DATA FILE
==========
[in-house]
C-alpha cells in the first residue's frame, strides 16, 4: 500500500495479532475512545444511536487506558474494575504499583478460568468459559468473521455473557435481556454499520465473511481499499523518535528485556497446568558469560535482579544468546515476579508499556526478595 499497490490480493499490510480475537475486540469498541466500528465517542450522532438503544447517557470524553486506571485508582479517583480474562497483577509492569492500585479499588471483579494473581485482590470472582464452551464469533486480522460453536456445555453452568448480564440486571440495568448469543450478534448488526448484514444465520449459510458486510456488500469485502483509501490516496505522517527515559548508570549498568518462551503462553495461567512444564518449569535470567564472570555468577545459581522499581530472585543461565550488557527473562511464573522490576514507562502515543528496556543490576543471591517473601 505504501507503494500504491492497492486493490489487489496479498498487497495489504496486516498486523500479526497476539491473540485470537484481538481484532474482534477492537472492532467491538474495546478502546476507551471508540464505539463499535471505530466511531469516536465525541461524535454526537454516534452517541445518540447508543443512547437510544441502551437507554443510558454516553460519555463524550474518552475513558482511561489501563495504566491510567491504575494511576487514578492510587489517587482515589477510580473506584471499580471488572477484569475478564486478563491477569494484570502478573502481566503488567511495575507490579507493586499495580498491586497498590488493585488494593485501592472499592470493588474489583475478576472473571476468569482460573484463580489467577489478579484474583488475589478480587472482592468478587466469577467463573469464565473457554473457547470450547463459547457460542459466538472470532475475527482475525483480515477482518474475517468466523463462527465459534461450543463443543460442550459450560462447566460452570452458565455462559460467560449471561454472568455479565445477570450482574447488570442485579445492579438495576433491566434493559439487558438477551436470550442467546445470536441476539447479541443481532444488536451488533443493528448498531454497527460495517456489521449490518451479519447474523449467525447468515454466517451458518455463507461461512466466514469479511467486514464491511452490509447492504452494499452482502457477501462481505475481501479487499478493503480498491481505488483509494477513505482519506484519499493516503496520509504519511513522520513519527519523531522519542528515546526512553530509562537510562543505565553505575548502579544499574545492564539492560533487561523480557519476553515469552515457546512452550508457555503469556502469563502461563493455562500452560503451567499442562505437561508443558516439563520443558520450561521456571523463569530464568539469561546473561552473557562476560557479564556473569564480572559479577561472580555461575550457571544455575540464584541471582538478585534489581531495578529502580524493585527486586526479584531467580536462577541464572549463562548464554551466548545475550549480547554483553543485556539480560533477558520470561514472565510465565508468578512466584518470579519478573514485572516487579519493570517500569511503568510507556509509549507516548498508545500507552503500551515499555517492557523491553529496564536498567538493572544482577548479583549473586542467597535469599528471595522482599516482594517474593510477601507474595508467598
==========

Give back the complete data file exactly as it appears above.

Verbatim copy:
[in-house]
C-alpha cells in the first residue's frame, strides 16, 4: 500500500495479532475512545444511536487506558474494575504499583478460568468459559468473521455473557435481556454499520465473511481499499523518535528485556497446568558469560535482579544468546515476579508499556526478595 499497490490480493499490510480475537475486540469498541466500528465517542450522532438503544447517557470524553486506571485508582479517583480474562497483577509492569492500585479499588471483579494473581485482590470472582464452551464469533486480522460453536456445555453452568448480564440486571440495568448469543450478534448488526448484514444465520449459510458486510456488500469485502483509501490516496505522517527515559548508570549498568518462551503462553495461567512444564518449569535470567564472570555468577545459581522499581530472585543461565550488557527473562511464573522490576514507562502515543528496556543490576543471591517473601 505504501507503494500504491492497492486493490489487489496479498498487497495489504496486516498486523500479526497476539491473540485470537484481538481484532474482534477492537472492532467491538474495546478502546476507551471508540464505539463499535471505530466511531469516536465525541461524535454526537454516534452517541445518540447508543443512547437510544441502551437507554443510558454516553460519555463524550474518552475513558482511561489501563495504566491510567491504575494511576487514578492510587489517587482515589477510580473506584471499580471488572477484569475478564486478563491477569494484570502478573502481566503488567511495575507490579507493586499495580498491586497498590488493585488494593485501592472499592470493588474489583475478576472473571476468569482460573484463580489467577489478579484474583488475589478480587472482592468478587466469577467463573469464565473457554473457547470450547463459547457460542459466538472470532475475527482475525483480515477482518474475517468466523463462527465459534461450543463443543460442550459450560462447566460452570452458565455462559460467560449471561454472568455479565445477570450482574447488570442485579445492579438495576433491566434493559439487558438477551436470550442467546445470536441476539447479541443481532444488536451488533443493528448498531454497527460495517456489521449490518451479519447474523449467525447468515454466517451458518455463507461461512466466514469479511467486514464491511452490509447492504452494499452482502457477501462481505475481501479487499478493503480498491481505488483509494477513505482519506484519499493516503496520509504519511513522520513519527519523531522519542528515546526512553530509562537510562543505565553505575548502579544499574545492564539492560533487561523480557519476553515469552515457546512452550508457555503469556502469563502461563493455562500452560503451567499442562505437561508443558516439563520443558520450561521456571523463569530464568539469561546473561552473557562476560557479564556473569564480572559479577561472580555461575550457571544455575540464584541471582538478585534489581531495578529502580524493585527486586526479584531467580536462577541464572549463562548464554551466548545475550549480547554483553543485556539480560533477558520470561514472565510465565508468578512466584518470579519478573514485572516487579519493570517500569511503568510507556509509549507516548498508545500507552503500551515499555517492557523491553529496564536498567538493572544482577548479583549473586542467597535469599528471595522482599516482594517474593510477601507474595508467598